Four former employes of a research laboratory have been charged with giving false safety test results on pesticides and chemicals to the federal government to get the substances on the market, the U.S. attorney's office says.

The tests, conducted by Industrial Bio-Test Laboratories Inc., of suburban Northbrook, were completed during the early 1970s for manufacturers of pesticides, herbicides, arthritis drugs and soap products, the indictment said.

In each case, the laboratory concluded that the chemical under study was safe, the indictment said.

The indictment handed down by a federal grand jury charges the defendants with concealing test results in four long-term studies. They are also accused of lying about the types of tests conducted, the number of animals used and the length of the studies, federal prosecutors said.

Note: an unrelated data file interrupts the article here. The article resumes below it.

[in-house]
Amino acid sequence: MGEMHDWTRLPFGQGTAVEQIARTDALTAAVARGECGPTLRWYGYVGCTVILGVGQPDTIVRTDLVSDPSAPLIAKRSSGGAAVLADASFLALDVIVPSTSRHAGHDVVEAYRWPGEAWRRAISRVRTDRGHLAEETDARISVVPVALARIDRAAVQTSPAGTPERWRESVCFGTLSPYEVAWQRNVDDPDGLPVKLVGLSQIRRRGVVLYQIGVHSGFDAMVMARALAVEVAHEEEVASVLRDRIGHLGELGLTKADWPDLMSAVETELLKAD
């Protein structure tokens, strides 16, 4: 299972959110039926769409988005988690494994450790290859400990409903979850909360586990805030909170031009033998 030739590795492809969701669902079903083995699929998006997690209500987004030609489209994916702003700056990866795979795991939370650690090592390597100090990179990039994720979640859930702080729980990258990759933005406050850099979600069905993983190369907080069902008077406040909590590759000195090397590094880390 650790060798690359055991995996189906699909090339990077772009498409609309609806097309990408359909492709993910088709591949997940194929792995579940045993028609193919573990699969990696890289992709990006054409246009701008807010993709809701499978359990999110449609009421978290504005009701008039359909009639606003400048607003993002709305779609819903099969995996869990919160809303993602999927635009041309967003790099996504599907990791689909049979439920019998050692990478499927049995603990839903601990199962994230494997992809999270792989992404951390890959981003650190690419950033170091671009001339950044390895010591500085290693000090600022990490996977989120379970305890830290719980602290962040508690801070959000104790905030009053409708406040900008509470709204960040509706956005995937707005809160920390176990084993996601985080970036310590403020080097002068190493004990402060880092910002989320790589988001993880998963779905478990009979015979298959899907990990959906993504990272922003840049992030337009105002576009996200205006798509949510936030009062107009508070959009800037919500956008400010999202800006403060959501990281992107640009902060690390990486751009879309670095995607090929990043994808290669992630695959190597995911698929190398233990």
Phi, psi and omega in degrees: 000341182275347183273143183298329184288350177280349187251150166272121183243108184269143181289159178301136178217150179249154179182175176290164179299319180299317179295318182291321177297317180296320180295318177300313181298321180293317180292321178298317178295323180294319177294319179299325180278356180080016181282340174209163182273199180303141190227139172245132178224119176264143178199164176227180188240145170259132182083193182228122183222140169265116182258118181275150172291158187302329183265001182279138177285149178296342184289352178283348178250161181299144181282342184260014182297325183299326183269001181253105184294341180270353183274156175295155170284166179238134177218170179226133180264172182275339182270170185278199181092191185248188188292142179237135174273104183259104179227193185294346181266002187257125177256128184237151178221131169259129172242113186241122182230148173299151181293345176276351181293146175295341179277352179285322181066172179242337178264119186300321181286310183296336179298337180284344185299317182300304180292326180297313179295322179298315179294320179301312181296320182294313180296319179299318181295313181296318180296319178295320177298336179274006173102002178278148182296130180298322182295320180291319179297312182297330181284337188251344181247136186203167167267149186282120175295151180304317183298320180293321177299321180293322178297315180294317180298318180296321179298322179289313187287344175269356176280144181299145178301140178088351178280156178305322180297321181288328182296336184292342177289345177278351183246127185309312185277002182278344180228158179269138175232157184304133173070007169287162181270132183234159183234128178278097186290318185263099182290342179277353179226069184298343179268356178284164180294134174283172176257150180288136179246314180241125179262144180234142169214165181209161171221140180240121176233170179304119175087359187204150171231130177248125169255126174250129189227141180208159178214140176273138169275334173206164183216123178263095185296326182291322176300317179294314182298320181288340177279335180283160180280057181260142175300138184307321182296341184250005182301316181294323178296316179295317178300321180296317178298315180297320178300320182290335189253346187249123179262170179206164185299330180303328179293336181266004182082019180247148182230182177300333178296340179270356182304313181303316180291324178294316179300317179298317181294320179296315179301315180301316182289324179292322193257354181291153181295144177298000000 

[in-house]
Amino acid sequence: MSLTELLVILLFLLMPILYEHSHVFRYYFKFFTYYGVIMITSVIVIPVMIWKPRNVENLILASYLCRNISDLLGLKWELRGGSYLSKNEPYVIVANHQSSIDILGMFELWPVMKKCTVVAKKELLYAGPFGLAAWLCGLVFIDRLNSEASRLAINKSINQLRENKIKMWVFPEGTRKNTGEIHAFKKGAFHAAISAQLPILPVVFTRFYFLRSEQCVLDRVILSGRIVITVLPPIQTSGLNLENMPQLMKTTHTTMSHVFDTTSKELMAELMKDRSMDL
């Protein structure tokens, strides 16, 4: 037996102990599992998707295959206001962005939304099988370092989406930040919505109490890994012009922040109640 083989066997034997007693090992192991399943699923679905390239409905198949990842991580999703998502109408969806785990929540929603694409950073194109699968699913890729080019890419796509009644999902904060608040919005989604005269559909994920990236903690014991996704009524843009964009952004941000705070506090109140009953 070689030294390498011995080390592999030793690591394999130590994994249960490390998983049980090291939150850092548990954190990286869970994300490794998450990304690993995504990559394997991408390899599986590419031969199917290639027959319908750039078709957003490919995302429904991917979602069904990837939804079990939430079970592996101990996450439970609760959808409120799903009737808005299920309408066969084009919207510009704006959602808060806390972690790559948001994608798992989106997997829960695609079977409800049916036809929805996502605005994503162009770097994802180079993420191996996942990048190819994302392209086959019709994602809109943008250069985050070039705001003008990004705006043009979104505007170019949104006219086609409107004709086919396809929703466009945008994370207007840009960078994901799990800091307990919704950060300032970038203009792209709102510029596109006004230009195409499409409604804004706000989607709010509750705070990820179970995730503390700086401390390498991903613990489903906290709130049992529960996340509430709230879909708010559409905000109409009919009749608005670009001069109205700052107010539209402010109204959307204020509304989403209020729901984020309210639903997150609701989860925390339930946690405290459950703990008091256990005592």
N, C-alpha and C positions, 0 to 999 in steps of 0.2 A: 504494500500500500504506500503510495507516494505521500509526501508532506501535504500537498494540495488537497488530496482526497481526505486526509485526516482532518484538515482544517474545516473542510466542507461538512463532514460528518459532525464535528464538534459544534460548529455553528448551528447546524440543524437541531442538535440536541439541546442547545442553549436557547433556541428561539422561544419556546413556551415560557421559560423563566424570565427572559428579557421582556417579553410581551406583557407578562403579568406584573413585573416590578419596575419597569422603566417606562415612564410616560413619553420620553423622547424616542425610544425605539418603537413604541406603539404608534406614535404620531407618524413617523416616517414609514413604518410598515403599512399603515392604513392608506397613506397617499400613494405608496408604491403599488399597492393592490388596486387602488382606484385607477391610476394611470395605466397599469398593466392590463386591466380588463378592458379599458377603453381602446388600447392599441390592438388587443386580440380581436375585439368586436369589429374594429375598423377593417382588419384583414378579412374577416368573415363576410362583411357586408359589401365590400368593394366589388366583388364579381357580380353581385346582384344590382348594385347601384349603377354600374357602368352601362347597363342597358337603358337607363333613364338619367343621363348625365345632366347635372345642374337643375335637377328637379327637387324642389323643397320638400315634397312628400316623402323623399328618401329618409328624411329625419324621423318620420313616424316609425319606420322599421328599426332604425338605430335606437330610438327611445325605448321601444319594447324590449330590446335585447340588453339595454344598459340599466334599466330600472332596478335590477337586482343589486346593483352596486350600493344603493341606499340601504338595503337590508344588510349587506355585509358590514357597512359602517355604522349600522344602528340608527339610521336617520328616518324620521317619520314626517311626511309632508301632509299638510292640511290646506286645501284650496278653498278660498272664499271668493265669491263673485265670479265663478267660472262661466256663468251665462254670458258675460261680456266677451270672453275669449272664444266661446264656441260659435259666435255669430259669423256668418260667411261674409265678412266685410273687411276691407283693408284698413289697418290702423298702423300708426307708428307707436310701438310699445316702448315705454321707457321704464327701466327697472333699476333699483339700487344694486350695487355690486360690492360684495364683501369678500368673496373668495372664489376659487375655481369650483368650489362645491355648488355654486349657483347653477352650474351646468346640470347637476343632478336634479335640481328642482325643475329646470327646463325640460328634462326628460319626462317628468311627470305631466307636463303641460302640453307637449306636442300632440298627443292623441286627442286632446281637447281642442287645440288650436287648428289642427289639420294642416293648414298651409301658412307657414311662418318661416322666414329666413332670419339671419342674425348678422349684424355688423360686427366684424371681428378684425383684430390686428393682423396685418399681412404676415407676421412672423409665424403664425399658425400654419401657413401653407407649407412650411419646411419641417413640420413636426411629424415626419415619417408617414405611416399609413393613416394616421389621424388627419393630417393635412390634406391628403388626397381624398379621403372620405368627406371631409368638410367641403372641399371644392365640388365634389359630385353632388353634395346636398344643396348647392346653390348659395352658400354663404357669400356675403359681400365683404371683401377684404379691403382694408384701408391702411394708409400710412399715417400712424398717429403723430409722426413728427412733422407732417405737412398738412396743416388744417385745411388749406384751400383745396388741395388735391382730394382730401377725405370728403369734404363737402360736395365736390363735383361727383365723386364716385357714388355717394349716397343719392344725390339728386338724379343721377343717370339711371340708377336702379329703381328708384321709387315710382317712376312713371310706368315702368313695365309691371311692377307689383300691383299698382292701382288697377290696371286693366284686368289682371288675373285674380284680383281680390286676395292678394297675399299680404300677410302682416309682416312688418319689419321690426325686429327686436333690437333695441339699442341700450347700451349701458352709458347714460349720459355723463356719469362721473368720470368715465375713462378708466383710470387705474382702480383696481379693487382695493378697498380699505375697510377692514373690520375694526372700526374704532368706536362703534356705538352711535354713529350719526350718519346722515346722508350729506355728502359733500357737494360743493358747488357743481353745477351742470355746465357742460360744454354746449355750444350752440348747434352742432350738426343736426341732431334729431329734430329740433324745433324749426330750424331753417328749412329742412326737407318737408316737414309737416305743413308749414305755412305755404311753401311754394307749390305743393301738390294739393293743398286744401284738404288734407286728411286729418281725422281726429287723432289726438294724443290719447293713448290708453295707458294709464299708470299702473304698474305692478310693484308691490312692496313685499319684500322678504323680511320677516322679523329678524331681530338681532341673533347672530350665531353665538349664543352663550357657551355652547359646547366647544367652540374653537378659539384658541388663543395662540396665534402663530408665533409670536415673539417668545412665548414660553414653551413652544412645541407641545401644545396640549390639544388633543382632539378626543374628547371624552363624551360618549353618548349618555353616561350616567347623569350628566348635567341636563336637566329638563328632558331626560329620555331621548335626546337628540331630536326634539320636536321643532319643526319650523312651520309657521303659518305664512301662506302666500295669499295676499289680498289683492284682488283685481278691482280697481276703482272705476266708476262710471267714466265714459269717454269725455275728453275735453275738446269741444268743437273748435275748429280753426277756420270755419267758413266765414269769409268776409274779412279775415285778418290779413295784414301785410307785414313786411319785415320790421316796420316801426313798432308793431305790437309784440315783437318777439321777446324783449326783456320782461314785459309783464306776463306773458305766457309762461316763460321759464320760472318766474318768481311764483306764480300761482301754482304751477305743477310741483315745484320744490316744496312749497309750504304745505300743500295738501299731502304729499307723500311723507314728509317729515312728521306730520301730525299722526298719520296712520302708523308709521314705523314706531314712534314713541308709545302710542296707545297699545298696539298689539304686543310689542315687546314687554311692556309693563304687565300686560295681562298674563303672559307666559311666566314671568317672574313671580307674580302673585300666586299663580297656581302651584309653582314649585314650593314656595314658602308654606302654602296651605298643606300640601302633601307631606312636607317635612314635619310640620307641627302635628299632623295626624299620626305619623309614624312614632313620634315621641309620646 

Two of the studies were performed for Chemagro, now a division of Mobay Chemical Corp.; one for the herbicide Sencor, which is widely used in the Midwest on soybean and corn crops, and the other on the pesticide Nemacur.

Another report was on TCC, an antibacterial agent used in many deodorant soaps and manufactured by Monsanto Corp. The fourth study was on Naprosyn, a drug used in the treatment of arthritis and manufactured by Sntex Corp. FDA spokeswoman Faye Peterson said new tests on TCC and Naprosyn have shown them to be safe.